“Children must be taught how to think, not what to think.”

Margaret Mead

Architects (INTJs) are known for their rationality and self-control, and they may be bemused by anyone who doesn’t share these strengths – for example, children. For these personalities, parenting often requires mastering new skills and developing cognitive flexibility. Fortunately, Architects are pretty much always up for a challenge – and for Architects who have children, parenthood can be an especially meaningful challenge to take on.

Architect (INTJ) parents

An Honest Connection

Architects want their children to grow up to be capable and self-reliant, with clear interests and strong critical-thinking skills. Rather than enforcing pointless rules, parents with this personality type look for age-appropriate ways to foster their children’s independence. That’s not to say that Architects are lenient – far from it. They expect their children to use their freedom responsibly.

Architect parents treat their children the way they want to be treated themselves – with candor and respect.

Some personality types might shelter their children from difficult subjects, but Architect parents believe that knowledge is far better than ignorance. For them, candor is a way of showing respect, and shielding their children from reality would be a disservice. Of course, the success of this approach depends on Architects’ ability to correctly gauge their children’s readiness for these hard truths.

The Chaos of Emotions

Compared to many other personality types, Architects aren’t especially comfortable with displays of affection. Showering someone with love and praise can feel unnatural to them – even if that “someone” is their own child. But children need cuddling and approval and other expressions of love, particularly during their younger years. As a result, Architect parents may need to expand their emotional comfort zone in order to show their children just how much they are loved.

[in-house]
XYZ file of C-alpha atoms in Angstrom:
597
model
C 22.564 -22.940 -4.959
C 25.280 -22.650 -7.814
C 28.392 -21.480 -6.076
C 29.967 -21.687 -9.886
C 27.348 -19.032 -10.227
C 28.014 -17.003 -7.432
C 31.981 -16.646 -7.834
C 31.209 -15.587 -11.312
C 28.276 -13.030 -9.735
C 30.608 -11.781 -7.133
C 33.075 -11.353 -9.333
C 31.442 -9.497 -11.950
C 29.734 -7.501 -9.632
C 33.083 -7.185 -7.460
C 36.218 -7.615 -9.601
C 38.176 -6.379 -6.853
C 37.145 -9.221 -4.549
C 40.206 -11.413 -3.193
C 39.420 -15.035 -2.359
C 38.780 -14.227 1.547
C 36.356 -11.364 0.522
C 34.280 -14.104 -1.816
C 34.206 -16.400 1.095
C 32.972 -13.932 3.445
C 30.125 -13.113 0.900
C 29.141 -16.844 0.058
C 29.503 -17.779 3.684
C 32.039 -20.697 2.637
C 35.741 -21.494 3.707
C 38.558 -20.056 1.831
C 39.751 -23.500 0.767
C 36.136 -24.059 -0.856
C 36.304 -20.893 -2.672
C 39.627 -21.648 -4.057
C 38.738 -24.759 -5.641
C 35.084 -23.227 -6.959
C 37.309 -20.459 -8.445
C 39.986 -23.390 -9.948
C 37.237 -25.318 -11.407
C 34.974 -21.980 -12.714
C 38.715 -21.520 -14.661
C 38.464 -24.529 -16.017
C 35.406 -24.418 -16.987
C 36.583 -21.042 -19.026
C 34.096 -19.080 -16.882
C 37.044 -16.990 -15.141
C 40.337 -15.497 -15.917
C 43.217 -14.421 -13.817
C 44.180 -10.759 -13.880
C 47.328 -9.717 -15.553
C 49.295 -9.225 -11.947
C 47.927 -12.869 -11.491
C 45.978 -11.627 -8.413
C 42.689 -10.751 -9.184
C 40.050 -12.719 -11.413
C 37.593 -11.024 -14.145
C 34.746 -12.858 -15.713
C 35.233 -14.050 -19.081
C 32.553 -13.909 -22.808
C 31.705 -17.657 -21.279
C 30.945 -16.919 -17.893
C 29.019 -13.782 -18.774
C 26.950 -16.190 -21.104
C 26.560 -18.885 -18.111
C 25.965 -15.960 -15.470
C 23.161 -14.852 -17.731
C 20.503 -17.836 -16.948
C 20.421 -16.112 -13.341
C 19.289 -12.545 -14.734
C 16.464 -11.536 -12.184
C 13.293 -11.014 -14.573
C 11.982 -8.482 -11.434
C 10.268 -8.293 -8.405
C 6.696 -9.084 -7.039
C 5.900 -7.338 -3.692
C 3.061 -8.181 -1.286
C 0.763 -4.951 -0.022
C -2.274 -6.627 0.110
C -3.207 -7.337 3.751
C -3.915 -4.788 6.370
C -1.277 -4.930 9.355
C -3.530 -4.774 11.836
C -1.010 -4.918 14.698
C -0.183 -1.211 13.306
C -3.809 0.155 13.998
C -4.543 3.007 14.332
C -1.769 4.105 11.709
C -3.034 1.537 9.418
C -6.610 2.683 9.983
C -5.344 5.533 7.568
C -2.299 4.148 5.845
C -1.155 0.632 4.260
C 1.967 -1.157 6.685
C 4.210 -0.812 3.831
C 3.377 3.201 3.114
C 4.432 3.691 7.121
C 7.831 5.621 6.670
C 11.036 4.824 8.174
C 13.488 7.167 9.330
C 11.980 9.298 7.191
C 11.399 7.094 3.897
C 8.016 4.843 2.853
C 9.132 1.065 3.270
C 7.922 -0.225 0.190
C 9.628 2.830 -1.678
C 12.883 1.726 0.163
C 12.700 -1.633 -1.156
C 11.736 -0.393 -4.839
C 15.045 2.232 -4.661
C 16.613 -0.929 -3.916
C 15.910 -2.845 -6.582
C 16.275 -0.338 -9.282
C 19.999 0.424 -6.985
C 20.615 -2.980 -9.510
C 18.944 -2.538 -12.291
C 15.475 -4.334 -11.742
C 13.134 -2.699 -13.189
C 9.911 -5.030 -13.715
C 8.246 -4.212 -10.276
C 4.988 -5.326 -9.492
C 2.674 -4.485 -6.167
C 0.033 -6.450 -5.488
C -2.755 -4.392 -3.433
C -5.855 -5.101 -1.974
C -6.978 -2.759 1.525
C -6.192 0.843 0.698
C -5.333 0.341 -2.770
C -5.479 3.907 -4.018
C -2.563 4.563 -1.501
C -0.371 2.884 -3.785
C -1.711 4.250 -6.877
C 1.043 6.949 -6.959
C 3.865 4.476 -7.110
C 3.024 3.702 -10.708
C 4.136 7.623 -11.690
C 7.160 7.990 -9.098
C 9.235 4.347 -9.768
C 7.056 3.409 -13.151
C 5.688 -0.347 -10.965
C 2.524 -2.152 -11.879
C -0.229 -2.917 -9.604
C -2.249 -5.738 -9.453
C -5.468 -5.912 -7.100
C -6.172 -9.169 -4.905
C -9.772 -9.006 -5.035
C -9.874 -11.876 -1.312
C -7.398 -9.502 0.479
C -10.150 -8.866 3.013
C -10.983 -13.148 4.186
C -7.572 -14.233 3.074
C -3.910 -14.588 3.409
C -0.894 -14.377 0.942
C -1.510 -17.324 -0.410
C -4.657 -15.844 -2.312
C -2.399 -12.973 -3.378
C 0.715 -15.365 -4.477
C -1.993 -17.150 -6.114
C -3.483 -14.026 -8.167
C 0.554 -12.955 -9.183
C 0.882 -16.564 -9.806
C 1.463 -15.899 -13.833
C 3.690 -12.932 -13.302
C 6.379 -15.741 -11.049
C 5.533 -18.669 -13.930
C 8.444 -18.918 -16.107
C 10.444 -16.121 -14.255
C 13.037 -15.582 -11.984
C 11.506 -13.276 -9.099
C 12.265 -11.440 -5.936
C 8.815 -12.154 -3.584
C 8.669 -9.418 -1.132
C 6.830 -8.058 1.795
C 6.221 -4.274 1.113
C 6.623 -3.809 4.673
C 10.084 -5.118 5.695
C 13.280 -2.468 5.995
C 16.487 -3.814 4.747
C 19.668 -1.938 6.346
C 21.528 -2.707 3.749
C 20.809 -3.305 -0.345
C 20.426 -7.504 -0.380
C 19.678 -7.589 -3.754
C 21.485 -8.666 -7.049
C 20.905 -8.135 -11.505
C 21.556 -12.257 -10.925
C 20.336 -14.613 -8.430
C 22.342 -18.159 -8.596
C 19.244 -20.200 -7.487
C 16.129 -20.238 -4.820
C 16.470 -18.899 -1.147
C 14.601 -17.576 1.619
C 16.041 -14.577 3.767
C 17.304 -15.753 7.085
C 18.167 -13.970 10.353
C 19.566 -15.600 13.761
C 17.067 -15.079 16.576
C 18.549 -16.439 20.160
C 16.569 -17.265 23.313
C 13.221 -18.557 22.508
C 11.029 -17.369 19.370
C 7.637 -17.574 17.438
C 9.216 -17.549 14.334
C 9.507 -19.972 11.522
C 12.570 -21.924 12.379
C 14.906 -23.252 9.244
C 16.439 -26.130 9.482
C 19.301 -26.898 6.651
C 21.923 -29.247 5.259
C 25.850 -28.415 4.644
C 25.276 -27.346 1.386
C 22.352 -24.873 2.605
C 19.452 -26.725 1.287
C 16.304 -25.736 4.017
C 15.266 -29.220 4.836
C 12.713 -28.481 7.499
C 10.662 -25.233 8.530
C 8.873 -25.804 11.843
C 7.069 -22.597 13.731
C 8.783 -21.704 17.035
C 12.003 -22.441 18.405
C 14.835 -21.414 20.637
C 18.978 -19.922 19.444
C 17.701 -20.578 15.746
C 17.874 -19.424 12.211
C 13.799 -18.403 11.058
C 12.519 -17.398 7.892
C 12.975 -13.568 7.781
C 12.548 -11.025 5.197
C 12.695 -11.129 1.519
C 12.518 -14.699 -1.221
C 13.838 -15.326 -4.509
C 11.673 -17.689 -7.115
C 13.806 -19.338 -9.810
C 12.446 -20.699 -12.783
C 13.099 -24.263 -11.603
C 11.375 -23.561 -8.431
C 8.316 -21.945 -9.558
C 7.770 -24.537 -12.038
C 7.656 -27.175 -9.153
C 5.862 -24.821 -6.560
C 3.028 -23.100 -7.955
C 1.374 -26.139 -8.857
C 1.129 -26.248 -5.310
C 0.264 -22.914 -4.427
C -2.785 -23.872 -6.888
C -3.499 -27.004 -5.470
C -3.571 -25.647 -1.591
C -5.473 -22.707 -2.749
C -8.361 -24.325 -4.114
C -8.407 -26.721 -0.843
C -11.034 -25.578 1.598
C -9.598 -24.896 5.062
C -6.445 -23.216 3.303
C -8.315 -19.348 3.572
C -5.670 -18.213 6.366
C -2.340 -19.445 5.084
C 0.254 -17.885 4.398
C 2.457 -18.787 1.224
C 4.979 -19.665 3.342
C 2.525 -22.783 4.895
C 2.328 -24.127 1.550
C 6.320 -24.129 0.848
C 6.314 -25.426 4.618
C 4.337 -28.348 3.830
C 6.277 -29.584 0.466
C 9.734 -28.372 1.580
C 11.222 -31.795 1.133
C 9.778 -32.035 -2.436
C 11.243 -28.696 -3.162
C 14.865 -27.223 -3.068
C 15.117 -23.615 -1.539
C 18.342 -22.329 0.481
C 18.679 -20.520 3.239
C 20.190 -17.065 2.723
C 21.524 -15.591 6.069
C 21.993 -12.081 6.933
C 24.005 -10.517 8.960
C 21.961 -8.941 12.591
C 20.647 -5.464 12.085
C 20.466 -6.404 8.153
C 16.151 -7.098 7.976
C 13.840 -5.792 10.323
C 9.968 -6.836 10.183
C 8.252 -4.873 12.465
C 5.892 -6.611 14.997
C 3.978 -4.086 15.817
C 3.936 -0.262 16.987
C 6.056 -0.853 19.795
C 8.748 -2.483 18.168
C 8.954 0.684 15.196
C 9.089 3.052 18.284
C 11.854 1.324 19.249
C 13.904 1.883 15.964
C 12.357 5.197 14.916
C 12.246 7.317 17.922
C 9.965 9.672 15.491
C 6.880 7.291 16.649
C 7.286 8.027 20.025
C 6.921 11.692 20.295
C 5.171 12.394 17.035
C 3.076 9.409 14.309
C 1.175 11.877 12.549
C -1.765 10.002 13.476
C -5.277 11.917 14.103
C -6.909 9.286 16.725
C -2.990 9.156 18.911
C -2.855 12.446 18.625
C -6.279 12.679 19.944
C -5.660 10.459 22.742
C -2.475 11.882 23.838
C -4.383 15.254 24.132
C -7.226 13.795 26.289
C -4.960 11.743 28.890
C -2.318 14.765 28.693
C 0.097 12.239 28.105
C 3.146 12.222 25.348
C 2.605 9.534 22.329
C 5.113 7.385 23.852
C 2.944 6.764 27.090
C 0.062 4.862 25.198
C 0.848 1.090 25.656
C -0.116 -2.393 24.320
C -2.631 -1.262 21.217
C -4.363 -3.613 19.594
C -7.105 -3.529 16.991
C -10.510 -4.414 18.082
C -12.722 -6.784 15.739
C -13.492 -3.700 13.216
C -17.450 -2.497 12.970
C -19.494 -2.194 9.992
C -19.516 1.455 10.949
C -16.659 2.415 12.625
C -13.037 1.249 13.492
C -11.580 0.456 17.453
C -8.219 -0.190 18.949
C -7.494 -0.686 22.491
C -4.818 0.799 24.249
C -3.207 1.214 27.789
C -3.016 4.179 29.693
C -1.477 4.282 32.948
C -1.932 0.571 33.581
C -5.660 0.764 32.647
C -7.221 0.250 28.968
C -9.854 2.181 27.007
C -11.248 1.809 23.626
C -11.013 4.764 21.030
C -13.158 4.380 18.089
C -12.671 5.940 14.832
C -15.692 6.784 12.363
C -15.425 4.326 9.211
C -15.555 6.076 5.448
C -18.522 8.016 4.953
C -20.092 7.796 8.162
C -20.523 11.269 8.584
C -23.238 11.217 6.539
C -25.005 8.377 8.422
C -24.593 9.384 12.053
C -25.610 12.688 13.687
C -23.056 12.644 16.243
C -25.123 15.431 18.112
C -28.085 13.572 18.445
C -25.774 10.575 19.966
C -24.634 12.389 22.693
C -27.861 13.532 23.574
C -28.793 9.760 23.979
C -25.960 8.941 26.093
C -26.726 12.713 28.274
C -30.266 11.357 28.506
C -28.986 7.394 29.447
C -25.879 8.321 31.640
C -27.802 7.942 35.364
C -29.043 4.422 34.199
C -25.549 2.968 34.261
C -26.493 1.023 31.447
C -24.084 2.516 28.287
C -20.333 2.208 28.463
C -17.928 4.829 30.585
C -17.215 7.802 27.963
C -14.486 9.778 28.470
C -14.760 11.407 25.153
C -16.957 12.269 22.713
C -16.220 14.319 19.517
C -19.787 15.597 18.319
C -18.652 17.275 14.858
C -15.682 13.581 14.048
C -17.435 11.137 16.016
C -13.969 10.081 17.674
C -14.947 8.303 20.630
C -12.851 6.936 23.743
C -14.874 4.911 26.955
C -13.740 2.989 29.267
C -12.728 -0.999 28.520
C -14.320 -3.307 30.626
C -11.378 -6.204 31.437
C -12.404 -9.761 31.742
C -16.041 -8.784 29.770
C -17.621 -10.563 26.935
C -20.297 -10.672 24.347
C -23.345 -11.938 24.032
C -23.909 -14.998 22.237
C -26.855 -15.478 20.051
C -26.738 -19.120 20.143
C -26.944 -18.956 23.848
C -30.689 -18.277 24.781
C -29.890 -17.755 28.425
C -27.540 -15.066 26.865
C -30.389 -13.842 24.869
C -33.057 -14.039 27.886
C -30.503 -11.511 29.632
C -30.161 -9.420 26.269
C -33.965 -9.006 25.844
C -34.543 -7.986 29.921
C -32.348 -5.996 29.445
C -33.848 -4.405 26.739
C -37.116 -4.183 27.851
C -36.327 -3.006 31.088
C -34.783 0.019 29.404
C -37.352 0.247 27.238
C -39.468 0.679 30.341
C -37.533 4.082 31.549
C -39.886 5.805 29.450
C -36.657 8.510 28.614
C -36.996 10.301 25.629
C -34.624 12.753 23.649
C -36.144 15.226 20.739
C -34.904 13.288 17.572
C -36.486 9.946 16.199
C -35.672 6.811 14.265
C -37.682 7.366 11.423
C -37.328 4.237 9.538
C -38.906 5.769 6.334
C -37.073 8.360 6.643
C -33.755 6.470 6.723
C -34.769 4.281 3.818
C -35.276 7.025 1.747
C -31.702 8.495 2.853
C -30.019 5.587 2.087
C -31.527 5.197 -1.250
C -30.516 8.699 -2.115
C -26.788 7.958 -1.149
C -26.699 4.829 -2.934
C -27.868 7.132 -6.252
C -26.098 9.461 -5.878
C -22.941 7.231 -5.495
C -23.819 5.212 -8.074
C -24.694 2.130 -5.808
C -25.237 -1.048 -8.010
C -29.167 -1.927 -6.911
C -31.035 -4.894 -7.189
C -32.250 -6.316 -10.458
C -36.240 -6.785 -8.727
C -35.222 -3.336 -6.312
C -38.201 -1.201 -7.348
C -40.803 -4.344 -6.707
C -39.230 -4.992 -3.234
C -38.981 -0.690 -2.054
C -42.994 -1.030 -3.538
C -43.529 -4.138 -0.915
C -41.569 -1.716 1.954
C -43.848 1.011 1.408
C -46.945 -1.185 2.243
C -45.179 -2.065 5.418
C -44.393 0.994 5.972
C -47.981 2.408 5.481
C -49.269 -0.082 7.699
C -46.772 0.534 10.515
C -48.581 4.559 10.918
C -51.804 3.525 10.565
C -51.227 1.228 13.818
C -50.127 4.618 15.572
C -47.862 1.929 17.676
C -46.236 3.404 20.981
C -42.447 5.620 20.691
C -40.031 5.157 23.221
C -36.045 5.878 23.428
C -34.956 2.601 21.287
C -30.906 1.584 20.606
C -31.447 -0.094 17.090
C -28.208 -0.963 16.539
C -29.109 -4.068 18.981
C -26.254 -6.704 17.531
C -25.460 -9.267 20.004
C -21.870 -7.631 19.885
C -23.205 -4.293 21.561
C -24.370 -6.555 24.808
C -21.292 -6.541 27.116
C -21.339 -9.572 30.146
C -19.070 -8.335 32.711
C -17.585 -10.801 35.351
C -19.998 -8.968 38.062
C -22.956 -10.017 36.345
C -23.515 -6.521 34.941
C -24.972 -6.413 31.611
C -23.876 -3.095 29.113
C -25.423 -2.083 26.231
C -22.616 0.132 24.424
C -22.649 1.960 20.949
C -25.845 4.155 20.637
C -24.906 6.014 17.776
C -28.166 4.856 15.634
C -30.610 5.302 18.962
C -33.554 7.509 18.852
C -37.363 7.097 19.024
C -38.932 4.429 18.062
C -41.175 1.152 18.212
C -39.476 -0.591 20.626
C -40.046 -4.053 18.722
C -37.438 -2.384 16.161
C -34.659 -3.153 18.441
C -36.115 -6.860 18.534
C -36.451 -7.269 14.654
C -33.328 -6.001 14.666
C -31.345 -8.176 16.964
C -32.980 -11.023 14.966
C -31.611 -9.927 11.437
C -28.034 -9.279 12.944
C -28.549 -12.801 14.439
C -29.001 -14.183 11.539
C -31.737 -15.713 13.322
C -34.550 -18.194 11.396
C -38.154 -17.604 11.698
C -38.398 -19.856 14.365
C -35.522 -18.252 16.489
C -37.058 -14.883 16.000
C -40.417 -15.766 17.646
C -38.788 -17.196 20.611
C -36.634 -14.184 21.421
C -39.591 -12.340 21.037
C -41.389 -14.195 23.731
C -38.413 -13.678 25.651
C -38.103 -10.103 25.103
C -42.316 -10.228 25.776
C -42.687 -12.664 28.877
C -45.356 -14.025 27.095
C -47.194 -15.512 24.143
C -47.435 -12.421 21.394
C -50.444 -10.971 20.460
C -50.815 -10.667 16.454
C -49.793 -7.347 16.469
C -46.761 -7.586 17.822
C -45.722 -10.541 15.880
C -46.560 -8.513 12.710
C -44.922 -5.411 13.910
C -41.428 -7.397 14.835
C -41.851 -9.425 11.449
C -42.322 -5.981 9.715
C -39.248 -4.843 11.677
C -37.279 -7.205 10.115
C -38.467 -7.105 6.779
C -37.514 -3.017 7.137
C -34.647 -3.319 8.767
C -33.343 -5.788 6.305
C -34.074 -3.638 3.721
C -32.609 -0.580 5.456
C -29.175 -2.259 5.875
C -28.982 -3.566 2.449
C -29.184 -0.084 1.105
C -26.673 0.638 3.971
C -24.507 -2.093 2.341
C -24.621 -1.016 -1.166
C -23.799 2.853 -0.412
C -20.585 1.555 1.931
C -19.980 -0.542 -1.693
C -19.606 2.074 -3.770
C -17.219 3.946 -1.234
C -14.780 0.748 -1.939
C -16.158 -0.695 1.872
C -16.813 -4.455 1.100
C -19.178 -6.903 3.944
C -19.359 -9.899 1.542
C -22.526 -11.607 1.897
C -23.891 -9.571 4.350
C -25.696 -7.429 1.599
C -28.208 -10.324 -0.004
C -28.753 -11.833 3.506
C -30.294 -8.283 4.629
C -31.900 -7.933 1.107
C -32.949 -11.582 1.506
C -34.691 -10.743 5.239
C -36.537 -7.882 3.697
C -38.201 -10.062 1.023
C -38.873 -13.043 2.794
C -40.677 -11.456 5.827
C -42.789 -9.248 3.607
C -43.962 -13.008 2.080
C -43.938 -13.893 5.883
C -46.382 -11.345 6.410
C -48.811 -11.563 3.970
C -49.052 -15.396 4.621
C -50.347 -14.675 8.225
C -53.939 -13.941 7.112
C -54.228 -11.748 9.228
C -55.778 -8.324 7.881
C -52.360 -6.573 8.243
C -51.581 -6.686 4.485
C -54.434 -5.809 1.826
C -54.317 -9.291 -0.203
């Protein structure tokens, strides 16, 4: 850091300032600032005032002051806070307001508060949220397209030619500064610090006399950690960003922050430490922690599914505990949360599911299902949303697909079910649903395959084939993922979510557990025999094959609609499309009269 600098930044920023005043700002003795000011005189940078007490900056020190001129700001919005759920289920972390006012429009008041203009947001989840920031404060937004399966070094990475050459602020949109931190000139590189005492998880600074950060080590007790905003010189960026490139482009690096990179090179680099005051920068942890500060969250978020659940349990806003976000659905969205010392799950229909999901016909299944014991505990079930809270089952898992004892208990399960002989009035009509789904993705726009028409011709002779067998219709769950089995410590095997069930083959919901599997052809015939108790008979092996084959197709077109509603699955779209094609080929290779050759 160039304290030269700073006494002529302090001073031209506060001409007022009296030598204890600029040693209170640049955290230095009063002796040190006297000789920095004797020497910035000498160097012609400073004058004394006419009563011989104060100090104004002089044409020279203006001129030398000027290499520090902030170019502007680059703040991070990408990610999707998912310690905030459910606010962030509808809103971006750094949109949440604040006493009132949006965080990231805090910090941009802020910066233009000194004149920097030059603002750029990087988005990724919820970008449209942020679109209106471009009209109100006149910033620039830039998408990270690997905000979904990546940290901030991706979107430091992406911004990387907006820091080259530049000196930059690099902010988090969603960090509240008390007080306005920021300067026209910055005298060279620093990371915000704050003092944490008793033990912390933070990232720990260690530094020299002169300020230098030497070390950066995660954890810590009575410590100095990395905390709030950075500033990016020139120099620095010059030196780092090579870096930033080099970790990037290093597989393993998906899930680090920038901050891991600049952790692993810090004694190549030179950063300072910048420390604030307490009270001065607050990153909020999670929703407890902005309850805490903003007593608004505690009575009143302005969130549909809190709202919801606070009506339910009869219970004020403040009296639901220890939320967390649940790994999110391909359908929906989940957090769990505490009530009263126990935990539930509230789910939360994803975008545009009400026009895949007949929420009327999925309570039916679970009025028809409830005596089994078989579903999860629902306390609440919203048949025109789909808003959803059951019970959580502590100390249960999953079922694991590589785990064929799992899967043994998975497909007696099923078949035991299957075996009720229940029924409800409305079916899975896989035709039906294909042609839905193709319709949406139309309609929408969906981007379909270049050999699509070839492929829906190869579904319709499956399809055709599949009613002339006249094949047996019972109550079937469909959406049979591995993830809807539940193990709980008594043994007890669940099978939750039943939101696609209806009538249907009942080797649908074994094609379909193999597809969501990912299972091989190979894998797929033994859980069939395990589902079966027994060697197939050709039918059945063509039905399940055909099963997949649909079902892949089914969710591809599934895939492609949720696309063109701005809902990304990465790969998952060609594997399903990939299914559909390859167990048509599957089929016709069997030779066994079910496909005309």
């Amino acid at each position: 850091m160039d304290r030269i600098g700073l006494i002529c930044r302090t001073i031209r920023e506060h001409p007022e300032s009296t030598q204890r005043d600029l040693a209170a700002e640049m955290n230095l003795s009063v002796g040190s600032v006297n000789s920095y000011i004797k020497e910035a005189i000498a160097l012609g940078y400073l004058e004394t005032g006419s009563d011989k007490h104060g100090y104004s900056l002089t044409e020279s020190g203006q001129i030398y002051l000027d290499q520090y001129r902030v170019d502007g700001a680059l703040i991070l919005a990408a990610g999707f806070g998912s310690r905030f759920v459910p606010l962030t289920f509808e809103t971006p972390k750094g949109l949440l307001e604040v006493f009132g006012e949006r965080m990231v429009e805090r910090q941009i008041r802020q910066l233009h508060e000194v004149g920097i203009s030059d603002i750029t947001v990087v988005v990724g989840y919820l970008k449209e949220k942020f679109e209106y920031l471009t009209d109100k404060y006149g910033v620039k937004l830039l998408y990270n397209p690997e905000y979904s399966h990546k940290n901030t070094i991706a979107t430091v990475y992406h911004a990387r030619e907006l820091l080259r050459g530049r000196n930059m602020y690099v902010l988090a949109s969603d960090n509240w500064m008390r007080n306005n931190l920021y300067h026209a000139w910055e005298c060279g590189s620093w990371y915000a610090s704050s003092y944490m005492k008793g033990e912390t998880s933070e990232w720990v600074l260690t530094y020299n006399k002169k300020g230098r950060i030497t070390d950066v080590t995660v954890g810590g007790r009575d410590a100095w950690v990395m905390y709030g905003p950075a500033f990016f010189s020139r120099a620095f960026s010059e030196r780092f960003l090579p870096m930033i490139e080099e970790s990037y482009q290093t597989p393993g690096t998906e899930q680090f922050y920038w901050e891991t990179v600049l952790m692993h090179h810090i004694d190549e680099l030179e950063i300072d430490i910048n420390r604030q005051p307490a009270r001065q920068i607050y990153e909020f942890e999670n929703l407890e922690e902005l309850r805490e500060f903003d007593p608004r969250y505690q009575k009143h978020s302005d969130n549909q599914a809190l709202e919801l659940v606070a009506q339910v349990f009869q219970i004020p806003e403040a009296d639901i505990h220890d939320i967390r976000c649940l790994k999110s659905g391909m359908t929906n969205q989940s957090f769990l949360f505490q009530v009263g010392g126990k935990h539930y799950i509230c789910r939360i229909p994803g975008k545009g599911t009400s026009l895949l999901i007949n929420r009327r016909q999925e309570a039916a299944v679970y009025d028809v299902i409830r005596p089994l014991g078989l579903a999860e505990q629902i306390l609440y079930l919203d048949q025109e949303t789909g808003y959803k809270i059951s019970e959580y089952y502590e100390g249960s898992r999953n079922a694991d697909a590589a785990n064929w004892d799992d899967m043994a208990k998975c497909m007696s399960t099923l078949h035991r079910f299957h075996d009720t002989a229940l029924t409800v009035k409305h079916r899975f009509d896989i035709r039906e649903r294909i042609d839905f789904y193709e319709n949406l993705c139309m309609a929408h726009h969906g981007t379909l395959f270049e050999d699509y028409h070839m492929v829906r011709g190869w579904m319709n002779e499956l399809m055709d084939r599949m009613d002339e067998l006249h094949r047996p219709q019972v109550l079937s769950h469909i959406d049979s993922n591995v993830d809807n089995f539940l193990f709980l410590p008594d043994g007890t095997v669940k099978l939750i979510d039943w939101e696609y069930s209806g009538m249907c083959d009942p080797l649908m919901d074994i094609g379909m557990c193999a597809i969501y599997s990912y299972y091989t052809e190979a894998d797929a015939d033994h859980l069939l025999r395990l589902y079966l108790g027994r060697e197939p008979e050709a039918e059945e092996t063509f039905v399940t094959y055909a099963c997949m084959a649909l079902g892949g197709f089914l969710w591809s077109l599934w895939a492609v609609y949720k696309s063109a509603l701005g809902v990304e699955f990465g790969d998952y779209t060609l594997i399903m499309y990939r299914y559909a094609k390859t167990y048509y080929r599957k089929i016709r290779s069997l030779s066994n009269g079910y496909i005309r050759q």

Another challenge for parents with this personality type is offering emotional support. Architects take pride in being in command of their feelings, and they might (consciously or unconsciously) expect their children to be able to do the same. But this expectation isn’t reasonable – emotions may be confusing and, at times, chaotic, but they’re perfectly normal, and children need validation and support in order to navigate them.

Architects are at their best when they can develop a plan to solve a problem’s root cause. But sometimes the best solution to a kid’s problem is just sitting with them as they explore their feelings.

Preparing for Life’s Challenges

Architects try to make sure that their children are prepared to deal with anything that life throws at them. Parents with this personality type have a talent for reframing challenges as learning opportunities – and in doing so, they can inspire their children to develop their own style of rational thinking and problem-solving. Over time, Architects’ children can apply these skills to increasingly complex situations, building their confidence as they grow.

Every parent has a different dream for their child’s future. For Architects, the dream is to raise a competent adult who knows their own mind and solves their own problems. Architects understand that this can’t happen if they protect their children from every difficult or unpleasant thing in life. But their hope is that, if they give their children the right tools, they won’t have to.